If you follow this blog, you’re a book lover. A reader. A writer. Possibly both. Here’s a peek into the mind of some famous writers. Enjoy!
Maya Angelou – “What I try to do is write. I may write for two weeks, the most boring and awful stuff. And then, it’s as if the muse is convinced that I’m serious and says, ‘Okay. Okay. I’ll come.’”
James Patterson – “I pretend I’m sitting across from somebody, telling them a story and I don’t want the to get up.”
Kurt Vonnegut – “Be a sadist. No matter how sweet and innocent your leading characters, make awful things happen to them in order that the reader may see what they’re made of.
Elmore Leonard – “Never use a verb other than said to carry dialogue. The dialogue belongs to the character; the verb is the writer sticking his nose in. Said is far less intrusive than grumbled, gasped, cautioned, lied.”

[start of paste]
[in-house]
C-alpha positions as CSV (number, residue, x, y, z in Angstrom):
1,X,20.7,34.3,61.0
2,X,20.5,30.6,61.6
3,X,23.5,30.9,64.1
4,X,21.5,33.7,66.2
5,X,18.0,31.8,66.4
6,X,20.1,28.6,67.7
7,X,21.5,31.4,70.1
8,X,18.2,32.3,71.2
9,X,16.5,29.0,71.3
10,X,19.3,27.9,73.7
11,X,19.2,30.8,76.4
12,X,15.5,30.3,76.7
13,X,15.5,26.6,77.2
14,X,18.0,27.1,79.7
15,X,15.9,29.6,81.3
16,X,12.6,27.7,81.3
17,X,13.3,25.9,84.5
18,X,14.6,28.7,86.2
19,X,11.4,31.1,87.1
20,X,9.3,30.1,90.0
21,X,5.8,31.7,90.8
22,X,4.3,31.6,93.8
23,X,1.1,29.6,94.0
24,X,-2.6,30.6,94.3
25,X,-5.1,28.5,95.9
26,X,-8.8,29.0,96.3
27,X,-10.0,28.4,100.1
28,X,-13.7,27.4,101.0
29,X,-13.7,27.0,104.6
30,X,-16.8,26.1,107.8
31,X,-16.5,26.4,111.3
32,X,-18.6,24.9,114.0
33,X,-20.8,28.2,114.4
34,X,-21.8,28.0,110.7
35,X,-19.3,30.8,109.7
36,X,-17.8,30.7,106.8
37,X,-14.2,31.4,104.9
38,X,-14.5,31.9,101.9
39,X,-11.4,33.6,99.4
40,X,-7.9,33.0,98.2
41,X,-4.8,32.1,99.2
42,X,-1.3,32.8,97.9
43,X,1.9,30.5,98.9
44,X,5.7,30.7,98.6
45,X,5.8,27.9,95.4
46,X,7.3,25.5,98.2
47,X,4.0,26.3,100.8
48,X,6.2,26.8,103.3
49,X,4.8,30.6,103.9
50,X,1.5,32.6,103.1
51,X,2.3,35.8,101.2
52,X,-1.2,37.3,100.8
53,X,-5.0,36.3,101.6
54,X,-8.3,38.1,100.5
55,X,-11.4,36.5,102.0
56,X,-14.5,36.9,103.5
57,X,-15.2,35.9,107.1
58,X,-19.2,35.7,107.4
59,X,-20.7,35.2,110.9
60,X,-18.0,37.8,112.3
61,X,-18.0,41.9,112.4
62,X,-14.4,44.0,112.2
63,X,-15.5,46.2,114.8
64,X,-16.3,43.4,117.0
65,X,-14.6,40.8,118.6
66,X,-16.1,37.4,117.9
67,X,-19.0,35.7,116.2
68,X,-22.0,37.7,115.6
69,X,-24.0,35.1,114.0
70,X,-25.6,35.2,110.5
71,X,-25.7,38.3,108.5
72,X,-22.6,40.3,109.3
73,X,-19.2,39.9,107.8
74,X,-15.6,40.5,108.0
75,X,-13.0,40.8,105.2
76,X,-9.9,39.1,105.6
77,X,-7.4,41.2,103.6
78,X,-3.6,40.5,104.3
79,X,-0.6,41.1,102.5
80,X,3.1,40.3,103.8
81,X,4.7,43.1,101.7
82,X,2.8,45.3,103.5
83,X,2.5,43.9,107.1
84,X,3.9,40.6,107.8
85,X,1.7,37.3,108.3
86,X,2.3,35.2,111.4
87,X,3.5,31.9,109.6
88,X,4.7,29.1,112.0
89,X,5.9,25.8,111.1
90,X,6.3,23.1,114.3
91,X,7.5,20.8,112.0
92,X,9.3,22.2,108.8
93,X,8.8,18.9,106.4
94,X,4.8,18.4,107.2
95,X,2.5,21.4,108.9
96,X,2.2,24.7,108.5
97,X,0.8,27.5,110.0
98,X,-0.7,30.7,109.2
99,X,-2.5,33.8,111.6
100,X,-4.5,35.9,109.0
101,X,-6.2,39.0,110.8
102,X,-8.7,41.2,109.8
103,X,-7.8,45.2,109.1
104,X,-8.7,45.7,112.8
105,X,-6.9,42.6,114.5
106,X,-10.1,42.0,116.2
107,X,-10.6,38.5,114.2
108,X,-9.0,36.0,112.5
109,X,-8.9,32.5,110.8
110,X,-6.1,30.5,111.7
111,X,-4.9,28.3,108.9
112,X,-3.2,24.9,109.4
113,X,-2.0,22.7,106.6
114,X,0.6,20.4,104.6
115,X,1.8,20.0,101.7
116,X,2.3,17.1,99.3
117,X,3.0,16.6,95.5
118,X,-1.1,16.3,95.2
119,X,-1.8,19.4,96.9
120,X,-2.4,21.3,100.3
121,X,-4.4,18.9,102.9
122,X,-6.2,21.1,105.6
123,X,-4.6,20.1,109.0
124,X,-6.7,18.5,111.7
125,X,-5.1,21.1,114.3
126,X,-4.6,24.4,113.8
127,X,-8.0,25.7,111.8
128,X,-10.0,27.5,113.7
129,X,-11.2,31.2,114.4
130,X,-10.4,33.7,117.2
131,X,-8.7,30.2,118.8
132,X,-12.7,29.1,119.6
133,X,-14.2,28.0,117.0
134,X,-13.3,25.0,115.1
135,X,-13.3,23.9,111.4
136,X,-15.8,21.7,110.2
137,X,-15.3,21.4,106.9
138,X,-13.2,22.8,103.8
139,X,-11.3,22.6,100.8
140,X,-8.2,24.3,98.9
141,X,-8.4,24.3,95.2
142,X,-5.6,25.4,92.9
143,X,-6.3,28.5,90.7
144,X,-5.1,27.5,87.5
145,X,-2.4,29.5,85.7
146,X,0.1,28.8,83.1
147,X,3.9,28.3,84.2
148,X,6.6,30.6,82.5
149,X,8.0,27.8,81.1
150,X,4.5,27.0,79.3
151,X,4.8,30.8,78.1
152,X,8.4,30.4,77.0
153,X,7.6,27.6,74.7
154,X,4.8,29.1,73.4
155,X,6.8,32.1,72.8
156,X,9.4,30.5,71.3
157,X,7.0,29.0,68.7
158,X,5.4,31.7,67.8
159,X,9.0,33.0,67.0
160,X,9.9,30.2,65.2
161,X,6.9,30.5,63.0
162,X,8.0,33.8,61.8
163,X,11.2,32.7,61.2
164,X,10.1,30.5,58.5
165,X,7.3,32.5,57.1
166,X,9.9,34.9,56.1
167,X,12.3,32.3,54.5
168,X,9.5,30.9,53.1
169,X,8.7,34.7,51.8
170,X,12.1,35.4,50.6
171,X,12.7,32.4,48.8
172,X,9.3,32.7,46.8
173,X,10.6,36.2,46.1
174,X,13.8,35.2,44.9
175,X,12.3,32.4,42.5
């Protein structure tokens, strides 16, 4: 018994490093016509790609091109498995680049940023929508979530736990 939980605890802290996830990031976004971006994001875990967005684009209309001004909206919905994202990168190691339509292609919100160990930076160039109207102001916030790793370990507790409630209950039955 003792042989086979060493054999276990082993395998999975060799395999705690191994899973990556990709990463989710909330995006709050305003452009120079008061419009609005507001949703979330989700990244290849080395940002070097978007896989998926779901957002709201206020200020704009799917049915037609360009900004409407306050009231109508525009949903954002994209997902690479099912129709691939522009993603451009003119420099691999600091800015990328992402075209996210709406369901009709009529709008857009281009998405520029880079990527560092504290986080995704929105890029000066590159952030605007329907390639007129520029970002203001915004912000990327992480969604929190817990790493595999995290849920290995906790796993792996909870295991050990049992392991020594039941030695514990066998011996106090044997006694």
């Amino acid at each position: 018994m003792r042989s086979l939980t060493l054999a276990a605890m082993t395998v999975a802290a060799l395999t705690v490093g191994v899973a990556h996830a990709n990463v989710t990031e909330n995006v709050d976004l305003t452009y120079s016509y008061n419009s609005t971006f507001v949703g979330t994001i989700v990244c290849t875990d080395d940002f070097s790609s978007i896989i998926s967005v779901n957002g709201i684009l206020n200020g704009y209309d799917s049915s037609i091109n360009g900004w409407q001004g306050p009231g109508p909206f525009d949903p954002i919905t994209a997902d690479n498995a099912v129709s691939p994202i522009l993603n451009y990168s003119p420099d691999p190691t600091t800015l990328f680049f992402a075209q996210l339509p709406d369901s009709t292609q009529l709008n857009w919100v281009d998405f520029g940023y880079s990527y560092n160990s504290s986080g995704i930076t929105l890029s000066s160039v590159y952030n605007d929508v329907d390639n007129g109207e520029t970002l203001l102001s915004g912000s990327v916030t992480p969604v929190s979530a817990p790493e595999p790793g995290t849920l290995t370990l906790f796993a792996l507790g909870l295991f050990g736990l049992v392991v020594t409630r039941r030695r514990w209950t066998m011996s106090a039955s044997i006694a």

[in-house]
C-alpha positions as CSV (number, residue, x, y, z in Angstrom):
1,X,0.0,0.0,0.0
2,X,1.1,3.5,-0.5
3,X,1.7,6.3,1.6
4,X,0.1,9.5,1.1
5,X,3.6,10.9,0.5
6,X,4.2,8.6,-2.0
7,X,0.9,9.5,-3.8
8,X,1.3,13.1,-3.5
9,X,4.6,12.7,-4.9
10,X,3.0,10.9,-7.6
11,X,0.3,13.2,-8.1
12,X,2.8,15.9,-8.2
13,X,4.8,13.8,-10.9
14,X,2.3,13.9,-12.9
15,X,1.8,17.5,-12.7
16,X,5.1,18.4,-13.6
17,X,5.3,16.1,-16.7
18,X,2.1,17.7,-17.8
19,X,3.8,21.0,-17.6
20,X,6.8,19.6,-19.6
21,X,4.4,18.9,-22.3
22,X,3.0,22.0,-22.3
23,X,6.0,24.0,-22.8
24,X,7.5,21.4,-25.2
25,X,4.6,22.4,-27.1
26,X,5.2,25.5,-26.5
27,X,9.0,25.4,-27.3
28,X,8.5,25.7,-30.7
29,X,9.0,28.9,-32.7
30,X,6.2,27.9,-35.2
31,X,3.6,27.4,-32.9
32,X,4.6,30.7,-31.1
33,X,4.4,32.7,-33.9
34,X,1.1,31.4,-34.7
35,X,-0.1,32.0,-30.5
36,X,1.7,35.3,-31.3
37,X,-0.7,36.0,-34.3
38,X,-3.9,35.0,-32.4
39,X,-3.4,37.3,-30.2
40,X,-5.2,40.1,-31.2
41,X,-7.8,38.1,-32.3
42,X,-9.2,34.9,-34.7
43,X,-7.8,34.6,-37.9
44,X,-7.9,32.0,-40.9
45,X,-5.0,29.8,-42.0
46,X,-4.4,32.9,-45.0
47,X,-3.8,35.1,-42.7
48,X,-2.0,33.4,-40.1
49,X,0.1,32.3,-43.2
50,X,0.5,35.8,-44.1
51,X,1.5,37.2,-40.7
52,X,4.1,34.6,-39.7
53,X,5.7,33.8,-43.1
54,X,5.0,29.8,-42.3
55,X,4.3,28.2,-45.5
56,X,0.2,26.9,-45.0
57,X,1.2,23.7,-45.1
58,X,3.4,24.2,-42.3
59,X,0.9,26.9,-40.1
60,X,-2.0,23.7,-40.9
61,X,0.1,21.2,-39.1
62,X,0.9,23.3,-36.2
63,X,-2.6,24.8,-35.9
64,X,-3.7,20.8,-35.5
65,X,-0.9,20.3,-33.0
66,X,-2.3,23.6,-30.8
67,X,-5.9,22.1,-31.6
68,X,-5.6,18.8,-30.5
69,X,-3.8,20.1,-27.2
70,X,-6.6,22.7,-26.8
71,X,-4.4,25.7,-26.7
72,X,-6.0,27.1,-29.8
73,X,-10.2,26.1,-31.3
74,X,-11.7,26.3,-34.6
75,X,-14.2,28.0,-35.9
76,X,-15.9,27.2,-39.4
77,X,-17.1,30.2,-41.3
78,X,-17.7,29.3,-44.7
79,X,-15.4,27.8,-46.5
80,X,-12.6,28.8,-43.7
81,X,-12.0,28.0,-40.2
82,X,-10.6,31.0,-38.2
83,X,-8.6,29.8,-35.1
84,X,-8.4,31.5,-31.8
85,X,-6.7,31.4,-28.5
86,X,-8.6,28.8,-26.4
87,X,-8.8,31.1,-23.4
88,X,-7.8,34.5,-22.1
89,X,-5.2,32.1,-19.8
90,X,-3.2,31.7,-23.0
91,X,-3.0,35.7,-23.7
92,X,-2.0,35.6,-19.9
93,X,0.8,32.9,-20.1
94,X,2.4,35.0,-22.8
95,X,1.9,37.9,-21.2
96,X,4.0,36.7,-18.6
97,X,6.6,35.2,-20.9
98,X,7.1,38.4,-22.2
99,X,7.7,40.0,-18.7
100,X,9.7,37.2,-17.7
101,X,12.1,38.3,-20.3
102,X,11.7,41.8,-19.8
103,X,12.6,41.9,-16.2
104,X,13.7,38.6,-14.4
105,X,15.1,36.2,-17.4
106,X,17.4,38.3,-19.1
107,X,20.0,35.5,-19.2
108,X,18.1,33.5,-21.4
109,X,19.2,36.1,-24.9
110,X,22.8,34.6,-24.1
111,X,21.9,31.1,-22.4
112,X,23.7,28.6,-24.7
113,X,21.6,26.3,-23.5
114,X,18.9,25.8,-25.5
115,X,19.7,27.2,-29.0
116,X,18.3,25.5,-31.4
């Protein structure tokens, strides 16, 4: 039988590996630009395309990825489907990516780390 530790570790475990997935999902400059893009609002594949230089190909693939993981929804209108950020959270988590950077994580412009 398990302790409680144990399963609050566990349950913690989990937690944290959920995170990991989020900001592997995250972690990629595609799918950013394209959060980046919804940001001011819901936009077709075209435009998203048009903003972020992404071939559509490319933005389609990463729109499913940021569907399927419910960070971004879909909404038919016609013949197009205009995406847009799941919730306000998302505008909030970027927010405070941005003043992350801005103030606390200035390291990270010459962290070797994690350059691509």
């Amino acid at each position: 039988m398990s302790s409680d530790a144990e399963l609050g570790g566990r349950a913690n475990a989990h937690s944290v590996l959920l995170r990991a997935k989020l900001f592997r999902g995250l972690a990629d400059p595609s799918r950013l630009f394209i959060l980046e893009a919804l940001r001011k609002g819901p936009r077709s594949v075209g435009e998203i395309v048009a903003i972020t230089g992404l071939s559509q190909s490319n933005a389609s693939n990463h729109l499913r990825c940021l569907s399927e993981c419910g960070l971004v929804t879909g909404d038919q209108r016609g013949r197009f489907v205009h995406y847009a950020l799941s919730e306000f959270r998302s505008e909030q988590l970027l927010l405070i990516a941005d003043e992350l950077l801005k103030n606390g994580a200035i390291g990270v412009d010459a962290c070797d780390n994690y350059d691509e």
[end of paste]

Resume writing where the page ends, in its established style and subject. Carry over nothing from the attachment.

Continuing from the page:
Isobel Allende – “Writing is like putting a message in a bottle and throwing it in the ocean. You never know if it will reach any shores.”
Stephen King – “Read a lot and write a lot. If you don’t read, you can’t be a writer.”
Ernest Hemmingway – “Each day’s work should only be interrupted when one knows where to begin again the next day.”
Annie Dillard – “A work in progress quickly becomes feral. You must visit it every day to reassert your mastery over it.”
Margaret Atwood – “If I waited for perfection, I’d never write a word.”
Mary Heaton Vorse – “The art of writing is the art of applying the seat of the pants to the seat of the chair.”